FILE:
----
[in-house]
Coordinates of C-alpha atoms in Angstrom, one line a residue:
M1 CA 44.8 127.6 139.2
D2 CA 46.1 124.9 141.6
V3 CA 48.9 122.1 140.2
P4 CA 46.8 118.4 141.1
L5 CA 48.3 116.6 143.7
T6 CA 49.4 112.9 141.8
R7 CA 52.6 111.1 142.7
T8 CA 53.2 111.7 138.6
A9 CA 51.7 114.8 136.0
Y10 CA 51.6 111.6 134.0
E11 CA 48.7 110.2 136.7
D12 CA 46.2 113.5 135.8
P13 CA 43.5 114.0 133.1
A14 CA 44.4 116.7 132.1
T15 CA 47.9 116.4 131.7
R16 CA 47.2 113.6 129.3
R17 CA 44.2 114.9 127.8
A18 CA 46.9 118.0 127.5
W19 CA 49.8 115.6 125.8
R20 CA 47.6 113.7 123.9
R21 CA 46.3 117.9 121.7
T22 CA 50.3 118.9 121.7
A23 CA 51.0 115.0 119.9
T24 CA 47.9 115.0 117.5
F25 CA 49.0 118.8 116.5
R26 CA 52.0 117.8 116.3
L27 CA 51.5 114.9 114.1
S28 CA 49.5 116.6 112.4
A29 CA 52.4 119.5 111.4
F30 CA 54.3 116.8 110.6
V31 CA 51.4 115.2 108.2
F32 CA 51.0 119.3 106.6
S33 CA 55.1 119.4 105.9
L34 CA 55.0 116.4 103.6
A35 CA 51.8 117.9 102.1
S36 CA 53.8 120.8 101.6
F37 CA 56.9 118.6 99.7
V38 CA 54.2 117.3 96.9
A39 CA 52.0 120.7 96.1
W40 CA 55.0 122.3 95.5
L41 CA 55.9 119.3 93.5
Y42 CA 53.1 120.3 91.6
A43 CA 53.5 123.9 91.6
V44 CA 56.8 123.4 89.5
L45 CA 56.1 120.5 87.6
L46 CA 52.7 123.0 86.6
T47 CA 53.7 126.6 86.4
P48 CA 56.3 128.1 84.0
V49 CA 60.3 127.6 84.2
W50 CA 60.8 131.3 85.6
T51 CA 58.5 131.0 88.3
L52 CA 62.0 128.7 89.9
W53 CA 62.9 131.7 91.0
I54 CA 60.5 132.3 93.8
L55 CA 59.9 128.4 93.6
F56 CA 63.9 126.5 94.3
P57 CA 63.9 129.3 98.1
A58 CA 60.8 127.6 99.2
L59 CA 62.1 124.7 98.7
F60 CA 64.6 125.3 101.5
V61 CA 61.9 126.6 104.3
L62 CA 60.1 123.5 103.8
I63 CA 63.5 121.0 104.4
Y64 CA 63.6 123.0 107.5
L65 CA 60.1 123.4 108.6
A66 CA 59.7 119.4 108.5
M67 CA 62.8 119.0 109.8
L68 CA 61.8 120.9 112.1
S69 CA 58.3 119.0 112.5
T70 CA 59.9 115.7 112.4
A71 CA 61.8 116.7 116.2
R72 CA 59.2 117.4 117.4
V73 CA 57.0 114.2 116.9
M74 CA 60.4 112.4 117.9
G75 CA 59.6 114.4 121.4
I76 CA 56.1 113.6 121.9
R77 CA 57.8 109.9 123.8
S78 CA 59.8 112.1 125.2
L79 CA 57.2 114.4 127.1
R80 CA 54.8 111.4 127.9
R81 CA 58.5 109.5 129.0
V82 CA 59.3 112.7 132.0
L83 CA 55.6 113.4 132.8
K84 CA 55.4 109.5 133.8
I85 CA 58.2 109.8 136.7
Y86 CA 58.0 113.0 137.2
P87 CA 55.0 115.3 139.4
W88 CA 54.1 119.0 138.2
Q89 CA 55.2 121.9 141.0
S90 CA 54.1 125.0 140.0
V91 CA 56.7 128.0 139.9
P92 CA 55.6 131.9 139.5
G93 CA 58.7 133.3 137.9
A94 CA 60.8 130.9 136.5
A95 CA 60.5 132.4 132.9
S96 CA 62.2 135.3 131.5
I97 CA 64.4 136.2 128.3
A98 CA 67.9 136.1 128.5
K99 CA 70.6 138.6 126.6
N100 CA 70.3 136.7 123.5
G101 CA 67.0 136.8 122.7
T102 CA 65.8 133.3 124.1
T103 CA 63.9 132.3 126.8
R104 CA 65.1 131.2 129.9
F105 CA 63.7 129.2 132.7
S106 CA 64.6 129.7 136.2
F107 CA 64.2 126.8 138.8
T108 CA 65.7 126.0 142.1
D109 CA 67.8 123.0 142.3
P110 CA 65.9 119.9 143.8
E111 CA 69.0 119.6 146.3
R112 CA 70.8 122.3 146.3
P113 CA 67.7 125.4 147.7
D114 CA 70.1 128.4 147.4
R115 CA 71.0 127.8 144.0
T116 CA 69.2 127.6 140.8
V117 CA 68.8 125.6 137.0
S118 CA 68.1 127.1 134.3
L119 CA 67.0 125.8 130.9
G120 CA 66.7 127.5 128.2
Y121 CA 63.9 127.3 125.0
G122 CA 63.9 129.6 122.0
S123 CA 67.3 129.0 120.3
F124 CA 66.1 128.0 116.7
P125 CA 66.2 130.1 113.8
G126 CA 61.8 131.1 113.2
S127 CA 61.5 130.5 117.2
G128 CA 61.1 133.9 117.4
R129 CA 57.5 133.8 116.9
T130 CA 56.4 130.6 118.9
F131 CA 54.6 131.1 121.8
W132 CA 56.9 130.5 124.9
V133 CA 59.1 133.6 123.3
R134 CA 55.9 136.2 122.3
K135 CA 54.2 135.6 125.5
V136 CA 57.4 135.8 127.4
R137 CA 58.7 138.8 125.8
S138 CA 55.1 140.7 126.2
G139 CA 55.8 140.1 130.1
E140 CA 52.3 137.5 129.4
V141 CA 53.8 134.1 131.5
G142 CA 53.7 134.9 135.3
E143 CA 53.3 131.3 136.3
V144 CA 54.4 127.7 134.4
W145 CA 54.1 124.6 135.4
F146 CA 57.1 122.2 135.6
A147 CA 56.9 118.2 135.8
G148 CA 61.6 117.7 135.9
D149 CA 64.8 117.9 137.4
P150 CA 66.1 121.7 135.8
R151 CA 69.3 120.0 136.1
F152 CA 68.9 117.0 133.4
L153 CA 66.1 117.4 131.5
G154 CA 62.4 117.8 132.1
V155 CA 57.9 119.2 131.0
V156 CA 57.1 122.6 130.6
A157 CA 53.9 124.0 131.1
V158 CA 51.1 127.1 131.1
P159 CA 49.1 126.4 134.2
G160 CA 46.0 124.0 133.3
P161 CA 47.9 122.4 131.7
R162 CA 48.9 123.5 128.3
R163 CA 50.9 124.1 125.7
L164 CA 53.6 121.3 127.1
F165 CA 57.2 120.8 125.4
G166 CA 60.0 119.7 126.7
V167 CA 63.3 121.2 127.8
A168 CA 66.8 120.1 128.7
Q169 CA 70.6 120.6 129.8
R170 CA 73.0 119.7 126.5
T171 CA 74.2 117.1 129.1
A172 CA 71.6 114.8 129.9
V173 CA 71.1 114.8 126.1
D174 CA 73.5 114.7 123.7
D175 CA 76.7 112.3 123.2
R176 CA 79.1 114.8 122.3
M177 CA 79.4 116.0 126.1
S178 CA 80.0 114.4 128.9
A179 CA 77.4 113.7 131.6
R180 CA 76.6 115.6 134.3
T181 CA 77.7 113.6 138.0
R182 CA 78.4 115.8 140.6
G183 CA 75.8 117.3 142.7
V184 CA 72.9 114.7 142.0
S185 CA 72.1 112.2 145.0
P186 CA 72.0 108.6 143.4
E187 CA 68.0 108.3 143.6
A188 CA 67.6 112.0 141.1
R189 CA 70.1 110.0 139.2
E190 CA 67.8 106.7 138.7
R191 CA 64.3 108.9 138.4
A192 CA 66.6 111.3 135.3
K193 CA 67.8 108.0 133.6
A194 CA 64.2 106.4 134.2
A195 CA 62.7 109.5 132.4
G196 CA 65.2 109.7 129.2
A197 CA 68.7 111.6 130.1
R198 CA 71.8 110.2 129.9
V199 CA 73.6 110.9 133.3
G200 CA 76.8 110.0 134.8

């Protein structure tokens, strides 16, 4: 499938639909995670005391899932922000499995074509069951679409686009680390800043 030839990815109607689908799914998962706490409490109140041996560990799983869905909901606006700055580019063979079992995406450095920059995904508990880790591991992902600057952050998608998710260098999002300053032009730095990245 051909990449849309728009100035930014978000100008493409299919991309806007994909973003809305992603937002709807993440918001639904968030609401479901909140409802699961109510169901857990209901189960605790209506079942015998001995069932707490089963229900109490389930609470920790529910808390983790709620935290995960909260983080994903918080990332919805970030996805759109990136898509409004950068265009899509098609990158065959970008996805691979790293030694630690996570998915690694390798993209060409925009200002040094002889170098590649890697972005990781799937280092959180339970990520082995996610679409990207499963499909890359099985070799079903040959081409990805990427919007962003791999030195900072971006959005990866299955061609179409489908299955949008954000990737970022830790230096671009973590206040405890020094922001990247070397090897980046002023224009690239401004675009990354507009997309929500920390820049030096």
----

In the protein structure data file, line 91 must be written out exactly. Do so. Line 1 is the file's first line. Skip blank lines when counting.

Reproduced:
Q89 CA 55.2 121.9 141.0